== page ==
Intueri Education Group shares slumped 87 per cent after the company said there was a risk that an Australian government audit of its subsidiaries across the Tasman could threaten the viability of the company.
Audits by the Australian Skills Quality Authority (ASQA) found that Online Courses Australia (OCA) and Conwal & Associates weren't compliant with its standards. Intueri has until October 21 to respond before the ASQA makes a decision, with possible outcomes ranging from a directive to correct areas of non-compliance through to the full cancellation of OCA and Conwal's registrations as registered training organisations (RTOs).
Cancellation of the registration for Conwal, which generates some 95 per cent of OCA's revenue, "would place serious doubt on OCA Group's ability to continue to operate, and also significantly impact Intueri's ability to remain a going concern as it would be unlikely to meet its future banking covenants," Intueri said today. OCA accounted for 35 per cent of Intueri's $50.1 million of revenue in the six months ended June 30.
The company is seeking legal advice and reviewing the audit reports as it prepares to respond, it said. Intueri "strongly cautions any investor seeking to trade in Intueri shares, and especially any investor seeking to acquire Intueri shares, to take full account of the information provided in this update before trading and consider delaying any such trading until further information is available".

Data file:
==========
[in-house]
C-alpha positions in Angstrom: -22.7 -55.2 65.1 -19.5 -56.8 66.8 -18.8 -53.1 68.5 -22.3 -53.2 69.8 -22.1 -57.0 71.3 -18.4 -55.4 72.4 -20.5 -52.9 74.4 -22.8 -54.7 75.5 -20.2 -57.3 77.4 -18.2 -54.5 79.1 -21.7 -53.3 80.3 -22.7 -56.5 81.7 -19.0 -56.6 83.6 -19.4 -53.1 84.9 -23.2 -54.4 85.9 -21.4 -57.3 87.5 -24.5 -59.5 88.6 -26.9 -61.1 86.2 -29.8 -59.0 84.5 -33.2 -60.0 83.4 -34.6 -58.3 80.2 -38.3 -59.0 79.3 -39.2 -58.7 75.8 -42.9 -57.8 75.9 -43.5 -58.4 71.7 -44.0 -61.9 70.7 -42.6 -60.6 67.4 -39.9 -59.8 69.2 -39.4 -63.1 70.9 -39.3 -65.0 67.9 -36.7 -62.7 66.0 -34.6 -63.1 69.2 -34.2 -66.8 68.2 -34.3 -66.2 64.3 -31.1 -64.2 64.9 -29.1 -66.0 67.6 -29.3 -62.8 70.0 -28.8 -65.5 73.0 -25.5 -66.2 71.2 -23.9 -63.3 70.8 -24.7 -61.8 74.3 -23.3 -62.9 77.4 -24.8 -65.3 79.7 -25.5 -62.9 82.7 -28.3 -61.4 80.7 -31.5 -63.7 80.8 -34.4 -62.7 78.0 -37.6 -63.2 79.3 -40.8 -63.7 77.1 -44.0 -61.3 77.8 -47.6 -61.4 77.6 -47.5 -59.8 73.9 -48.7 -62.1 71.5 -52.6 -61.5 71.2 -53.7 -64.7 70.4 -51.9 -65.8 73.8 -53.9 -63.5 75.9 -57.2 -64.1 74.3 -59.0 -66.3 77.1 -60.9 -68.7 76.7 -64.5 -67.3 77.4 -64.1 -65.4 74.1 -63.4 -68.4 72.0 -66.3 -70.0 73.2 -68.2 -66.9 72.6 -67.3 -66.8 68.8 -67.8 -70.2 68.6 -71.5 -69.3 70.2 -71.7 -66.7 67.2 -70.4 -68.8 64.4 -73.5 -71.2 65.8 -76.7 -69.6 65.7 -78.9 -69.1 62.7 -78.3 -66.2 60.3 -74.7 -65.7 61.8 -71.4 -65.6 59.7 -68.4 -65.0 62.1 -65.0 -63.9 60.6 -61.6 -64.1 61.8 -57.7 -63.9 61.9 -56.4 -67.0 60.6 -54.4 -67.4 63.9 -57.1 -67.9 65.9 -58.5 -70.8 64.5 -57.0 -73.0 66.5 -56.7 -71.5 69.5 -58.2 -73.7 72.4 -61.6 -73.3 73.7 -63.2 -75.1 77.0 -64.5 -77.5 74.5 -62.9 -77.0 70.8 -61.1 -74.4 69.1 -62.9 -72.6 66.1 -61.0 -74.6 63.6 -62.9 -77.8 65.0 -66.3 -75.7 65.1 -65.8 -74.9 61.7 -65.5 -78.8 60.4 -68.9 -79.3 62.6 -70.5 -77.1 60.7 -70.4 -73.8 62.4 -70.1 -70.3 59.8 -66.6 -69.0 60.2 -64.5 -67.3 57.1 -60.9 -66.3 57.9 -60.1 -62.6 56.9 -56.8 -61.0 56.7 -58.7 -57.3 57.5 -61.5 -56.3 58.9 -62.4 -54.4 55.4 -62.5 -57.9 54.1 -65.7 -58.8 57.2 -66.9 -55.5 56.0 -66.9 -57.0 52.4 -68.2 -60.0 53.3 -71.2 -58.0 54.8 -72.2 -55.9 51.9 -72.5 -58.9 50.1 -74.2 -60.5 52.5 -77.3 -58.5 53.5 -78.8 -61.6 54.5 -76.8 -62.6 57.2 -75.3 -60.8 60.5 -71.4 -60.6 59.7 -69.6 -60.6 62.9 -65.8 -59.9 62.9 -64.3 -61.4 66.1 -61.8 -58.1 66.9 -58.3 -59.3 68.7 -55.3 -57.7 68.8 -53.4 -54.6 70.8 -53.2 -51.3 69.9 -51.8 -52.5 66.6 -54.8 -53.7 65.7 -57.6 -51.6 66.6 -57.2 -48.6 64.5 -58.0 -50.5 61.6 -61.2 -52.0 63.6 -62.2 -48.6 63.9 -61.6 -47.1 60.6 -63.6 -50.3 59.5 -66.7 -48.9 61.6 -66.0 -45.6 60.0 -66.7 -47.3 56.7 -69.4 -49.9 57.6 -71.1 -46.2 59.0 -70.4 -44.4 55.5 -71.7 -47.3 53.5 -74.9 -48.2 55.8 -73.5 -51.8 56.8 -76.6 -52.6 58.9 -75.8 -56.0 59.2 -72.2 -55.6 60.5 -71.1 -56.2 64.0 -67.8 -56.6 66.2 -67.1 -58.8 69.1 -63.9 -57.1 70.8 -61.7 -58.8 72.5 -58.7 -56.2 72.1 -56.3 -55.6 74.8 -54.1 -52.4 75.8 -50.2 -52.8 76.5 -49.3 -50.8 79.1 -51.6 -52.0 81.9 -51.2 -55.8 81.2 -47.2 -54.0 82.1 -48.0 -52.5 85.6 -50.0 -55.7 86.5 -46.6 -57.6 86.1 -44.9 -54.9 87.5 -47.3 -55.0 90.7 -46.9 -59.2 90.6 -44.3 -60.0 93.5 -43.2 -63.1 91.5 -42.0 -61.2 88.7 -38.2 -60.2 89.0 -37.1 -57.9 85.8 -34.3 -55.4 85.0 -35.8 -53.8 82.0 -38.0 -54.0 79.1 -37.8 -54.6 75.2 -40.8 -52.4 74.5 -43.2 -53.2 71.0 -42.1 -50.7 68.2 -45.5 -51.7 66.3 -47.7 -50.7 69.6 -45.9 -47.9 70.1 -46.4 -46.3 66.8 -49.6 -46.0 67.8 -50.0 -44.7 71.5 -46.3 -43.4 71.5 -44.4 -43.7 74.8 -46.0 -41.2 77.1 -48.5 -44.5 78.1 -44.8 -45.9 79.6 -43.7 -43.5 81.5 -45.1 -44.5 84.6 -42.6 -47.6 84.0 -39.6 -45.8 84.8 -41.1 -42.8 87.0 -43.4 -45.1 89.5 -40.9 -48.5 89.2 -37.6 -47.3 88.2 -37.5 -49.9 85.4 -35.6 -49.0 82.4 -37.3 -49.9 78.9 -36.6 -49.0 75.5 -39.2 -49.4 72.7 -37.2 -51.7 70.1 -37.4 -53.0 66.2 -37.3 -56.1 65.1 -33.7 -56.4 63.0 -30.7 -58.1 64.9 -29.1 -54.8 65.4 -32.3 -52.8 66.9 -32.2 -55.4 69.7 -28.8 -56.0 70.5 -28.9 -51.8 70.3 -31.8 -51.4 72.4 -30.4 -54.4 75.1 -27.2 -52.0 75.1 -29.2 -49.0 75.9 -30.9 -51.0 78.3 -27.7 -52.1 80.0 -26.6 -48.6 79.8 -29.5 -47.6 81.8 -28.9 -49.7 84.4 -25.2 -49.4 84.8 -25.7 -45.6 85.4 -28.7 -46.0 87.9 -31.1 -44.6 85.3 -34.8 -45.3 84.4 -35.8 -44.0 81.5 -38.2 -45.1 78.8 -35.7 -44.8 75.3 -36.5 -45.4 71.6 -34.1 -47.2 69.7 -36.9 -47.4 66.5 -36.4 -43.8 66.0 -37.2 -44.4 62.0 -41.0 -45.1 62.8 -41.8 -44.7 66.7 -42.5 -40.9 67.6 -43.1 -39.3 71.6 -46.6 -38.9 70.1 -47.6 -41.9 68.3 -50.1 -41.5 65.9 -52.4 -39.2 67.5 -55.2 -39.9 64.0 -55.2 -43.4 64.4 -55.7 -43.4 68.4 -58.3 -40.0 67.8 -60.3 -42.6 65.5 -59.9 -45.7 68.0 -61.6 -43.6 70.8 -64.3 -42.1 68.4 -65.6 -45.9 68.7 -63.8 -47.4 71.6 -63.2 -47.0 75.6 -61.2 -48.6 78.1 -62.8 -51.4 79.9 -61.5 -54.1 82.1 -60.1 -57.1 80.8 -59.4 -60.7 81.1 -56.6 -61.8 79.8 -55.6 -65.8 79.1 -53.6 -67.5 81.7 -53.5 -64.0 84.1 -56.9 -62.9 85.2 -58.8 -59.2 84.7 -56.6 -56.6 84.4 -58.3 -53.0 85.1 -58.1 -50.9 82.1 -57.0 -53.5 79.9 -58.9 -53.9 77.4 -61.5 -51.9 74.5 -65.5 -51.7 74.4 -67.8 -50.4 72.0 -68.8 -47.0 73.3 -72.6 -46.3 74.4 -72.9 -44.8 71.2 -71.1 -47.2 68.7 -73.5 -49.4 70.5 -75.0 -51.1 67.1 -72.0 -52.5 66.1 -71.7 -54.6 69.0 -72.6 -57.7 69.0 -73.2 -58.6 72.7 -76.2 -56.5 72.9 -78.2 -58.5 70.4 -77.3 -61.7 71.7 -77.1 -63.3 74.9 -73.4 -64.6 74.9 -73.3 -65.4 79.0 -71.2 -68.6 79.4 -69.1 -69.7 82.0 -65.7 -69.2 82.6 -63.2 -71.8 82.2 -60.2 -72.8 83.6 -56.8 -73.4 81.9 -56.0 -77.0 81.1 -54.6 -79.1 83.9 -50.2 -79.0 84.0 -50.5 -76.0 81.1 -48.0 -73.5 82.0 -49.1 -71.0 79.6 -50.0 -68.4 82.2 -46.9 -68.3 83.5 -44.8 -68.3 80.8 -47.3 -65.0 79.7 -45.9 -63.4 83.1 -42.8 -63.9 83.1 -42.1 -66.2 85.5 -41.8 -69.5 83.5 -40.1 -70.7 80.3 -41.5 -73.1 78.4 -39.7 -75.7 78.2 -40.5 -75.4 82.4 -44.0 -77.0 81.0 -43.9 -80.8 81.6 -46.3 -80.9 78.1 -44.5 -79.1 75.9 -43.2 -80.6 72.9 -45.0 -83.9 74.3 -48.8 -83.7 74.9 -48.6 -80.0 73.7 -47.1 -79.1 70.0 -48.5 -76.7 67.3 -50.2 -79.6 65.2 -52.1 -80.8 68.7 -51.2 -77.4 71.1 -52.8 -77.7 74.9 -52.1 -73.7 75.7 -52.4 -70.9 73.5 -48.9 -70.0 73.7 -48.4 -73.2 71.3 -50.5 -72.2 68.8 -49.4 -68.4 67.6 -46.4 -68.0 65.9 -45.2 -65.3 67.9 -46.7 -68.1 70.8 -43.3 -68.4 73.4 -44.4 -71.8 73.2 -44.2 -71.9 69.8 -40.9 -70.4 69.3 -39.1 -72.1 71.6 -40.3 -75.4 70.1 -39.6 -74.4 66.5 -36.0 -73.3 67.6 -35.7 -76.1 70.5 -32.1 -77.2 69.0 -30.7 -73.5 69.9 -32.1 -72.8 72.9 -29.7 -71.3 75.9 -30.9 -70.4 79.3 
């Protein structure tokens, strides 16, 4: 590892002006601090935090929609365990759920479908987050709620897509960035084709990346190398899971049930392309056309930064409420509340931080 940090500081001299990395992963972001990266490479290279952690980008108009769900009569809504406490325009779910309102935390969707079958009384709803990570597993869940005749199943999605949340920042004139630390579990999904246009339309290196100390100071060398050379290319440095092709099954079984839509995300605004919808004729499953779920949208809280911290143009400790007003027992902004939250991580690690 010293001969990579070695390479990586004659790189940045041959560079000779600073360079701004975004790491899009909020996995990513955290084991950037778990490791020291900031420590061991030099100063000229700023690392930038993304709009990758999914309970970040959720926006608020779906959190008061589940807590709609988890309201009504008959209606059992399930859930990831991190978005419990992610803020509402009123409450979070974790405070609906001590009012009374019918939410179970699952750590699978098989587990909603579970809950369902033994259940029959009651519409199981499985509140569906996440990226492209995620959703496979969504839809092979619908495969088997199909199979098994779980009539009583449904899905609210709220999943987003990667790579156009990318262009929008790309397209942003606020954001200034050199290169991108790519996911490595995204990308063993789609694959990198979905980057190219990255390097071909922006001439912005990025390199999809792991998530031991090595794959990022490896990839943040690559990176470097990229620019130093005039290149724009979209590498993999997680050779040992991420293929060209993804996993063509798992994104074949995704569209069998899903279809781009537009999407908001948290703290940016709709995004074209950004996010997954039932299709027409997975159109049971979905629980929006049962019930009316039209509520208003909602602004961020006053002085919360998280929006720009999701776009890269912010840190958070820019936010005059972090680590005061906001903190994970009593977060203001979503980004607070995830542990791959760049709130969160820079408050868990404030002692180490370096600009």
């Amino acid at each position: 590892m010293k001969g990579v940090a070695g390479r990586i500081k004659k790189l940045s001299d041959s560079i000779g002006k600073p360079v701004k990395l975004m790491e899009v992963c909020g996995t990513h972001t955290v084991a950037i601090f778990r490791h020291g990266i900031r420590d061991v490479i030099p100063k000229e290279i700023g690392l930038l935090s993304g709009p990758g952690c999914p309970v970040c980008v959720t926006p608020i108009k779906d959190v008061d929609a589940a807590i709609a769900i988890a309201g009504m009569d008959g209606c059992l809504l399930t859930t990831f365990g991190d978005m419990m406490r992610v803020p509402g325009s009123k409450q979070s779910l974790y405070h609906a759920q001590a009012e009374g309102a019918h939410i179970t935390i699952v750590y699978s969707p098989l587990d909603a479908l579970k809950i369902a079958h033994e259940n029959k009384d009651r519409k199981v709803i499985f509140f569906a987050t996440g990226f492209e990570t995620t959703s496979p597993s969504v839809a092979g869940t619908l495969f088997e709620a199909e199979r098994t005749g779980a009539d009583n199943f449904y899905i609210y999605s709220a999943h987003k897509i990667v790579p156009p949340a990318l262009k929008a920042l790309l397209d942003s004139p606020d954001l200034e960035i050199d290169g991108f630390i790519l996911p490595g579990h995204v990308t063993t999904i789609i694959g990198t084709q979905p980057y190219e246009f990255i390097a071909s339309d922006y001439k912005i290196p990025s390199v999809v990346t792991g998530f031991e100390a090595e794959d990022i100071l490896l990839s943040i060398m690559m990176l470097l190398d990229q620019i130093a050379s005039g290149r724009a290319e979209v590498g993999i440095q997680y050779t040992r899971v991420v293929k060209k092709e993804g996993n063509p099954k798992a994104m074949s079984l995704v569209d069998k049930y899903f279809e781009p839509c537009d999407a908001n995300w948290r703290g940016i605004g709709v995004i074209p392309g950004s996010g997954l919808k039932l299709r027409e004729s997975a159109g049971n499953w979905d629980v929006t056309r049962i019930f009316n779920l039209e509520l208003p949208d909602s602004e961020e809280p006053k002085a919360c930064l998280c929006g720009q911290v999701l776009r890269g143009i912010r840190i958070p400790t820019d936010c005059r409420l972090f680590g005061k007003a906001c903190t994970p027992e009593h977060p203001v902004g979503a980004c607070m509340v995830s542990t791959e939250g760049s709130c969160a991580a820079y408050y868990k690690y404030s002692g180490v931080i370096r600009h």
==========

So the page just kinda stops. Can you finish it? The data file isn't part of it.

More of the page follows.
Intueri was unable to update its 2016 earnings guidance until the audit outcome, it said. The non-compliance relates mainly to admissions procedures, assessment practices and learner support resources.
The shares had been halted for the announcement at 30 cents, having fallen 58 per cent this year, and tumbled to just 4 cents when they resumed trading today, valuing Intueri at $4m.
While it was too soon to predict an outcome of the audits, Intueri "believes cancellation of registration would be unwarranted".
"A number of the findings are capable of being disputed or remedied" although some are likely to be accepted, it said.
"Intueri is maintaining its normal operations, with continued bank support and no changes to its current access to the VET Fee-Help (VFH) scheme in Australia," it said.
A large percentage of students in Intueri's Australian online courses are funded through VET Fee-Help. The Australian government has imposed a cap on the scheme this year, holding all providers to their 2015 revenue levels. The Australian Federal Department of Education and Training is conducting a review of the scheme after a Senate inquiry found rampant abuse of the system and soaring costs, and legislation is expected to be introduced early next year.
The audits covered the period between April 2015 and July 2016, and were an assessment of compliance with the Standards for Registered Training Organisations 2015 and, additionally for Conwal, compliance with the VFH scheme where those requirements overlap or are relevant to the VET Quality Framework, Intueri said.
ASQA is Australia's national regulator for that country's vocational education and training sector, and regulates courses and training providers to ensure nationally approved quality standards are met.
The possibility of an Australian sanction adds to the list of setbacks Intueri has faced since listing in 2014, including New Zealand probes into student enrolments, a student death at its dive school, the sudden exit of its chief executive, and more recently amending its lending covenants that were at risk of being breached.